Insurance Insights – September 2022 Edition

NAIC Updates/Adoptions

Group Capital Calculation – All Company Groups


The NAIC adopted the Group Capital Calculation (GCC) template, instructions, and proposed revisions to the Insurance Holding Company System Act and Regulation to implement the filing of the GCC with the lead state commissioner. This milestone completes a project begun in 2015. The GCC will leverage NAIC RBC requirements at the legal entity level, as well as existing requirements from banks and other jurisdictions. The purpose of the GCC is to help regulators evaluate solvency at the group level, since current insurance capital requirements are focused exclusively at the insurance entity level. State legislatures and insurance departments can now begin to adopt the Holding Company System Act revisions. The goal of the NAIC is to have the GCC fully in place by year end 2022. The Holding Company Amendments are currently before the NAIC’s accreditation committee, with an exposure period that ends December 31, 2022, and an accreditation deadline that would result in an effective date of January 1, 2026. However, regulators are encouraging states to adopt the GCC portions by November 7, 2022.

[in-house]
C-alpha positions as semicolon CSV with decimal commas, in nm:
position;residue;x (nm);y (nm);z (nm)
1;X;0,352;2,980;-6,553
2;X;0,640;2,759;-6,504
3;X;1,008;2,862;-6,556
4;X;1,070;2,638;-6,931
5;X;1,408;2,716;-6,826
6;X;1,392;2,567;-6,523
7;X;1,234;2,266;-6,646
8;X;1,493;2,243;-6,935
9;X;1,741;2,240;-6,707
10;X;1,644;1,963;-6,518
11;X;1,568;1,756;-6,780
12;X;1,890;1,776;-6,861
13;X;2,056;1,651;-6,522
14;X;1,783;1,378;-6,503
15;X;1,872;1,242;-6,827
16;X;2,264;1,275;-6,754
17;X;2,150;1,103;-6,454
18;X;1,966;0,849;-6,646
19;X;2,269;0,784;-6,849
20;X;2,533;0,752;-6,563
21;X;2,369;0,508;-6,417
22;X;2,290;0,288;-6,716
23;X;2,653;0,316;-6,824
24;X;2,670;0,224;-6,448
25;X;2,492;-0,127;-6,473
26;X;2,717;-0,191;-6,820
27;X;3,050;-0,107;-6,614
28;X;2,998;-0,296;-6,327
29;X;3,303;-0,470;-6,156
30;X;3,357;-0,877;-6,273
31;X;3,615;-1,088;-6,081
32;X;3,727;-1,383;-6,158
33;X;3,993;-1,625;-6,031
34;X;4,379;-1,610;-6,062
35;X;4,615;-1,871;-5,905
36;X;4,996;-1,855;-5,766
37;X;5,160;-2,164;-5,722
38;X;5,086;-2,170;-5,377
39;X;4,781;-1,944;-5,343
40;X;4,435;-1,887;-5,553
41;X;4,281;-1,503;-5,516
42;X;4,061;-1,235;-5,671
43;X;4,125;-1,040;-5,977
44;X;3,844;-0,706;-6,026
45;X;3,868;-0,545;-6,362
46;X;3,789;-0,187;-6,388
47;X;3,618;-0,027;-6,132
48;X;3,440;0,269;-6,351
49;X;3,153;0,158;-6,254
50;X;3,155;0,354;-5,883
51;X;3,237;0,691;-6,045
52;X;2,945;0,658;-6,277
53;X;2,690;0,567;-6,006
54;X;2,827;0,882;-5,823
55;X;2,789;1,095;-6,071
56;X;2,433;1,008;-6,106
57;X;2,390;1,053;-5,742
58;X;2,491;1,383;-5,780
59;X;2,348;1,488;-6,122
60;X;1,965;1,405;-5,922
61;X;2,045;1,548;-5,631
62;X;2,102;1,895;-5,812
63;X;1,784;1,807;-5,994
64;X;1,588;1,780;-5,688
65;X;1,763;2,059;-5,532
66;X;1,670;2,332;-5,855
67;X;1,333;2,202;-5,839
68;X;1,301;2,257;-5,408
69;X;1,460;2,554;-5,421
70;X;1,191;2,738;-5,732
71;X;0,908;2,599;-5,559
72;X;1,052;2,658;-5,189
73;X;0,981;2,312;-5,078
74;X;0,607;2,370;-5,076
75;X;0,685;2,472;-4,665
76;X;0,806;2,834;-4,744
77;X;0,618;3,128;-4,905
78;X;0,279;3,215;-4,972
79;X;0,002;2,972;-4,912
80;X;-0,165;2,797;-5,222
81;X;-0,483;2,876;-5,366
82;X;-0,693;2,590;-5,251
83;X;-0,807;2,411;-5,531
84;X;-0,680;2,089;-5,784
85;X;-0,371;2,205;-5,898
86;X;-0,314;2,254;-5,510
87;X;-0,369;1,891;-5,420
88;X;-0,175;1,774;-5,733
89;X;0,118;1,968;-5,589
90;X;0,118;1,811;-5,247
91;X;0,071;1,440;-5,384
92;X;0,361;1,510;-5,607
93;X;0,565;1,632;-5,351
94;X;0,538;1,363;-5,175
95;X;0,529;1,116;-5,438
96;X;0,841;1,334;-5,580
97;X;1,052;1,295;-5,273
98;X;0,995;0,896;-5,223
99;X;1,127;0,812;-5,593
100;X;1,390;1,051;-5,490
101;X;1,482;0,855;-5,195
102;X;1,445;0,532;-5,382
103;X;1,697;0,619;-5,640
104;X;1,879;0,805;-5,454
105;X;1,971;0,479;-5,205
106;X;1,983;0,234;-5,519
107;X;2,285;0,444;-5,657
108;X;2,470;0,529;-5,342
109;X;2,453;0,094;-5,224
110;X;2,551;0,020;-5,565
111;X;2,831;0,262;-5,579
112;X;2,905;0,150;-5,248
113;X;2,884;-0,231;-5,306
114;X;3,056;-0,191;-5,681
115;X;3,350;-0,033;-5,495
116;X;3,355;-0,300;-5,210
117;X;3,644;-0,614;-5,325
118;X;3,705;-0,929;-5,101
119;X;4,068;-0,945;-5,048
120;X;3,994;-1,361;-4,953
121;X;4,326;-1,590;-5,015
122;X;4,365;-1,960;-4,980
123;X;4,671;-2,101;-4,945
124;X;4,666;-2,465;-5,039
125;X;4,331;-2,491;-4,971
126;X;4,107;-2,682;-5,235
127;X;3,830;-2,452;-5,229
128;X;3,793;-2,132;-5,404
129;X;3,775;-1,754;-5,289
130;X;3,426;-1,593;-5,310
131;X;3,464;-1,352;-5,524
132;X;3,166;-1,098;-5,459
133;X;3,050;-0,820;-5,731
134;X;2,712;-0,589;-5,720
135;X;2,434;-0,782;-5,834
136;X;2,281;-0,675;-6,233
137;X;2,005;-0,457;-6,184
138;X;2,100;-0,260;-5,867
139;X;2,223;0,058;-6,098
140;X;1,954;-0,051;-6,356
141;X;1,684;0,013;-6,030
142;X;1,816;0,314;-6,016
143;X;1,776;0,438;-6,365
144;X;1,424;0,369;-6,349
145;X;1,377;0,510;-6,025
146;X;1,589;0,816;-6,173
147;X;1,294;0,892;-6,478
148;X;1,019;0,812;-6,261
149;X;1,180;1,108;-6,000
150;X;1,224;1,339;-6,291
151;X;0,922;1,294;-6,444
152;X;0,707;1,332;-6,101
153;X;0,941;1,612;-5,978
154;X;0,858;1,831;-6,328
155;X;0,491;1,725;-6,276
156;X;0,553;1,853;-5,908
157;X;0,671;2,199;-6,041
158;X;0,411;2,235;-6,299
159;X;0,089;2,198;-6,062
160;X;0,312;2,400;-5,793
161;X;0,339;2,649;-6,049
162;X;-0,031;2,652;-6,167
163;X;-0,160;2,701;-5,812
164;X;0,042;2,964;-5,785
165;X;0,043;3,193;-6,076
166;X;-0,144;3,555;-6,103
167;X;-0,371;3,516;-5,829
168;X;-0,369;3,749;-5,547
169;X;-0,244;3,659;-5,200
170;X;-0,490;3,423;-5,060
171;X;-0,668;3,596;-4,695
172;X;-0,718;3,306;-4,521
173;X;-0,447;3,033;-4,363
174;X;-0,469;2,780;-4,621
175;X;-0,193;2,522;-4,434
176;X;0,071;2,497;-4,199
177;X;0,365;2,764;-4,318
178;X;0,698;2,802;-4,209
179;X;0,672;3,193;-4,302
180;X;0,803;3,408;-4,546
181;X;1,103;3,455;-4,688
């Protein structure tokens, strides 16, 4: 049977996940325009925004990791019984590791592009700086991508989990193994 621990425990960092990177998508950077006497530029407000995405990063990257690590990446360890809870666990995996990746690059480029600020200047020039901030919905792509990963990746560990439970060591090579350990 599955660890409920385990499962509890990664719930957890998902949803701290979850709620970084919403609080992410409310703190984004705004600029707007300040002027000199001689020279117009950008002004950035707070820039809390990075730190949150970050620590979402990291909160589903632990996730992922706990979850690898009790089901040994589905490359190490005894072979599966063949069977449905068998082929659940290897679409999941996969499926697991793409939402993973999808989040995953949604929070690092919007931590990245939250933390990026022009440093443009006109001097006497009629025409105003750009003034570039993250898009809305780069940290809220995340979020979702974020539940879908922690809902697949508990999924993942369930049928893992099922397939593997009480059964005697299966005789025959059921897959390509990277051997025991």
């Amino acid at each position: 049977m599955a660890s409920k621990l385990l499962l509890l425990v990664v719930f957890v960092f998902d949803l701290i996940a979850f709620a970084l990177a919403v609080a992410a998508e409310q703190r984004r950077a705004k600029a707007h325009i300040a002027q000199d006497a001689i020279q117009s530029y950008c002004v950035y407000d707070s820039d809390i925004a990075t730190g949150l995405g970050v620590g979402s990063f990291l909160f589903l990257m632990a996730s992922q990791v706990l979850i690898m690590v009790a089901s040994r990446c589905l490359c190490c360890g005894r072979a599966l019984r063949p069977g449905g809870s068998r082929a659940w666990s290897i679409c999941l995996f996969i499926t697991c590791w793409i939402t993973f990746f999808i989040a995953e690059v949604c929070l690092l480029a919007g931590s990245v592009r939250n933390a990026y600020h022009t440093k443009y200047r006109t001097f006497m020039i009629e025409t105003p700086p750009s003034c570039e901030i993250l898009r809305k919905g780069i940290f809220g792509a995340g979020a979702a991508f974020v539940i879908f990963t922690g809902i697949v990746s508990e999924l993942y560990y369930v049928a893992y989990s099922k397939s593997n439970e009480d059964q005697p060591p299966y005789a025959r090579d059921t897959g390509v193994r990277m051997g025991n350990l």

Who must file: All insurance holding company groups subject to the Insurance Holding Company System Model Regulation must make an initial filing with the lead state regulators on a confidential basis. An important exemption applies if an insurance holding company system has only one insurer within its holding company structure, and only writes business, and is only licensed in its state of domicile, and assumes no business from any other insurer. Other exceptions include if a GCC is filed with either the Federal Reserve Board or is filed in a Reciprocal Jurisdiction outside of the U.S. While the Holding Company Amendments, as adopted, require a group to file an initial GCC before seeking an exemption from further filings, a different version of the Amendments was presented to the NAIC’s accreditation committee (which individual state legislatures may adopt). This alternative version allows regulators to grant exemptions to groups otherwise meeting certain qualifications, even where the group has not previously filed a GCC. Thus, as states amend their holding company act statutes, they may decide to apply this alternative and broader exemption. The holding group can request an exemption from filings from their lead state, but there are various requirements to request this exemption, including having written premium of less than $1B.